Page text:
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The knowledge and perception of opioid abuse and its long-term effects among high schoolers

Shroff et al. | Nov 27, 2021

The knowledge and perception of opioid abuse and its long-term effects among high schoolers

Due to the susceptibility of adolescent age groups to opioid misuse, here the authors sought to determine if there was a difference in the perception and knowledge between 9th and 12th graders regarding the opioid crisis. An educational intervention trial was done with the 9th graders and surveys were used to identify its effects. Although the authors acknowledge a small sample size, their results suggest that their are gaps within the knowledge of adolescents in regards to opioid misuse and its long-term effects that could be addressed with further education.

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Correlates of Sugar Consumption Among High School Students and Faculty

McBurnett et al. | Mar 07, 2019

Correlates of Sugar Consumption Among High School Students and Faculty

The availability, portion sizes, and consumption of highly palatable food has been linked adverse health outcomes. McBurnett and O’Donnell sought to assess the relationship between reward-based eating drive, consumption, cravings, and knowledge of the effects of sugary foods. In this study population, reward-based eating drive was related to both consumption and cravings. Further, for females, the knowledge of sugar’s effects was significantly and inversely associated with its consumption.

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The feeling of beauty in music: Relaxing and not confusing

Jain et al. | Sep 07, 2022

The feeling of beauty in music: Relaxing and not confusing

Here, the authors sought to better understand how and why people experience beauty in music. They explored this fundamental aesthetic response by considering numerous emotional responses of participants to diverse musical excerpts using a 42-item Aesthetic Emotions Scale assessment. They found that the highly nuanced emotional experience of beauty in music includes positive, negative, and knowledge-related feelings.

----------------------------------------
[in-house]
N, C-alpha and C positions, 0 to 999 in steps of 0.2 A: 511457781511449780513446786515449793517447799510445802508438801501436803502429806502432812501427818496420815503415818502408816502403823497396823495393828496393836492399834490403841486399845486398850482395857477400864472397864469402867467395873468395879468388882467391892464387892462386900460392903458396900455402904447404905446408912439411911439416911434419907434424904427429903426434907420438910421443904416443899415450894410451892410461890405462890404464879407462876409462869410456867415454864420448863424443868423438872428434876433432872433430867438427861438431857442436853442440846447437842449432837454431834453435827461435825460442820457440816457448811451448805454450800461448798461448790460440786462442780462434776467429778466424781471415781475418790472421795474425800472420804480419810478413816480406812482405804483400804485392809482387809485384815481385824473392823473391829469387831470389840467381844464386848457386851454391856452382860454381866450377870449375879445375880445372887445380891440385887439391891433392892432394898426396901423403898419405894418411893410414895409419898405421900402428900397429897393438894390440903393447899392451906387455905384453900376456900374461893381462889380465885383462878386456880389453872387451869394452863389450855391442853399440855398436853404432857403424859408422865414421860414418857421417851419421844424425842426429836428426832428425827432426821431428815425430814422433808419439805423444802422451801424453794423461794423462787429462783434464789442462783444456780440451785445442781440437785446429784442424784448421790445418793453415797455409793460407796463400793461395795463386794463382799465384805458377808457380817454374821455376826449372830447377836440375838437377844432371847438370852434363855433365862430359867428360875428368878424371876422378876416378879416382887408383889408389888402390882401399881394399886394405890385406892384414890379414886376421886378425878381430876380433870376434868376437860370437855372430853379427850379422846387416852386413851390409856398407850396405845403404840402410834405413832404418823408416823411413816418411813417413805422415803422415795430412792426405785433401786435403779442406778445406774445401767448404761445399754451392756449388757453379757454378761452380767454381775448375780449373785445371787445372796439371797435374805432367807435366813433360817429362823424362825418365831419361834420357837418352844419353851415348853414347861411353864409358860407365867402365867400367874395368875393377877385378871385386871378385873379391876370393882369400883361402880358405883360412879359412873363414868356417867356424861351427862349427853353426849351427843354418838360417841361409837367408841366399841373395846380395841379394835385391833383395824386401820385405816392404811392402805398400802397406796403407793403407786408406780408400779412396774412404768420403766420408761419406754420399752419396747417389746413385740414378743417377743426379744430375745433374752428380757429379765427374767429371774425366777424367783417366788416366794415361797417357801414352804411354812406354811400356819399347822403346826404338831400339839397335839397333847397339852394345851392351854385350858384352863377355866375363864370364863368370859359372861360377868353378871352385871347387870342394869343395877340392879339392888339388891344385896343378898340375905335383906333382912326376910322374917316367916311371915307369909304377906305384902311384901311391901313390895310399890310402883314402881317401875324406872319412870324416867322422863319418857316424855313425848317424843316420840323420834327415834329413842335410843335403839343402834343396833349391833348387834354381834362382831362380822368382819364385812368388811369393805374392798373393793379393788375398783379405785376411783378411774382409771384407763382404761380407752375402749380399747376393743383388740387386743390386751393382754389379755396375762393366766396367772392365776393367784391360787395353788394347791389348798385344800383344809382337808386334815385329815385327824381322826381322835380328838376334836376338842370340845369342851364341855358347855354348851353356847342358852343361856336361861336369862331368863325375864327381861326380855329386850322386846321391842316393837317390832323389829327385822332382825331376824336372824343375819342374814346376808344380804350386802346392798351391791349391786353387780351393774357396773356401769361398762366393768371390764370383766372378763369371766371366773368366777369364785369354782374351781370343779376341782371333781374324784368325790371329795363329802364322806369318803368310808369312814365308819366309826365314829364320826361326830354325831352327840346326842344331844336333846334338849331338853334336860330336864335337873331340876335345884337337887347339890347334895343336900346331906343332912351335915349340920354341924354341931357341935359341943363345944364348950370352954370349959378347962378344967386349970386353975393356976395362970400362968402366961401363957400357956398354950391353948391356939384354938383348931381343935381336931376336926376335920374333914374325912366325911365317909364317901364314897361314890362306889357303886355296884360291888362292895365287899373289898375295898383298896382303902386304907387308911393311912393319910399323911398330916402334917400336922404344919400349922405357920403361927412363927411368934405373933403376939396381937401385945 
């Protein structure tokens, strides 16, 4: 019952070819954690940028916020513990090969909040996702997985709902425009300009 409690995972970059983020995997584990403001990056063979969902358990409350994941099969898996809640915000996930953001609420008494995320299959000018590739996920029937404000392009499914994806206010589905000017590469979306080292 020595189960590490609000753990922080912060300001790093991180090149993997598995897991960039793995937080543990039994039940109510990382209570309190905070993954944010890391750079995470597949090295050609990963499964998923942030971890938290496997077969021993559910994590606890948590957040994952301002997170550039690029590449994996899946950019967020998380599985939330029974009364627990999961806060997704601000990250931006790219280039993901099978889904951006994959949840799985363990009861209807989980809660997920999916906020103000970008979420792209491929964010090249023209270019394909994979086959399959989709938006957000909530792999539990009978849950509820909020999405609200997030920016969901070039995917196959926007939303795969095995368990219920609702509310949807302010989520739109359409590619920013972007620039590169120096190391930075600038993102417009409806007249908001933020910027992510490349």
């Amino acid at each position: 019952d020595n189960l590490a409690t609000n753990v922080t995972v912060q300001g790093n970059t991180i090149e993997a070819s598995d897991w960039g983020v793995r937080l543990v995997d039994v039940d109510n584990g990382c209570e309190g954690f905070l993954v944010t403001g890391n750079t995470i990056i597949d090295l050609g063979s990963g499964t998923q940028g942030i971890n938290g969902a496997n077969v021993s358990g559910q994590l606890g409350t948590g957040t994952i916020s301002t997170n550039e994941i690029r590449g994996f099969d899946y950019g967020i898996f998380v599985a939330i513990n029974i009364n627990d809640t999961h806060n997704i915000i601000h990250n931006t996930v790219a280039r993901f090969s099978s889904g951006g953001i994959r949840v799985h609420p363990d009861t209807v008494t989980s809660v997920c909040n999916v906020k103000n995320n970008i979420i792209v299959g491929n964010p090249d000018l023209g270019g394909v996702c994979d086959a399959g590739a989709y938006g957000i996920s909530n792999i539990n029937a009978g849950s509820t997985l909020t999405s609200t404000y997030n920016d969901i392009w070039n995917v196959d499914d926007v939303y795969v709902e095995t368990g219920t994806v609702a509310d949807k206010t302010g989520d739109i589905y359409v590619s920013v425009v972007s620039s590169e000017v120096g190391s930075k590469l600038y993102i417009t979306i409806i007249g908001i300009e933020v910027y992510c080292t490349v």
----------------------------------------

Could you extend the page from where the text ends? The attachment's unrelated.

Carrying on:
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Artificial Intelligence Networks Towards Learning Without Forgetting

Kreiman et al. | Oct 26, 2018

Artificial Intelligence Networks Towards Learning Without Forgetting

In their paper, Kreiman et al. examined what it takes for an artificial neural network to be able to perform well on a new task without forgetting its previous knowledge. By comparing methods that stop task forgetting, they found that longer training times and maintenance of the most important connections in a particular task while training on a new one helped the neural network maintain its performance on both tasks. The authors hope that this proof-of-principle research will someday contribute to artificial intelligence that better mimics natural human intelligence.

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Effects of an Informational Waste Management App on a User’s Waste Disposal Habits

Rao et al. | Apr 28, 2021

Effects of an Informational Waste Management App on a User’s Waste Disposal Habits

While 75% of waste in the United States is stated to be recyclable, only about 34% truly is. This project takes a stance to combat the pillars of mismanaged waste through a modern means of convenience: the TracedWaste app. The purpose of this study was to identify how individuals' waste disposal habits improved and knowledge increased (i.e. correctly disposing of waste, understanding negative incorrect waste disposal) due to their use of an informational waste management app as measured by a survey using a 1-5 Likert Scale. The results showed that the TracedWaste app helped conserve abundant resources such as energy and wood, decrease carbon emissions, and minimize financial toll all through reducing individual impact.

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Idotea balthica comparison: Anatomy, locomotion, and seaweed preference of Massachusetts isopods

Yee et al. | Feb 17, 2022

<em>Idotea balthica</em> comparison: Anatomy, locomotion, and seaweed preference of Massachusetts isopods

Here the authors examined a population of Massachusetts marine isopods, seeking to classify them based on comparison of their morphology, movement, and seaweed preference compared to those of known species. In this process they found that they were most similar to Idotea balthica. The authors suggest that this knowledge combined with monitoring populations of marine biology such as these isopods in different physical and ecological areas can provide useful insight into the effects of climate change.

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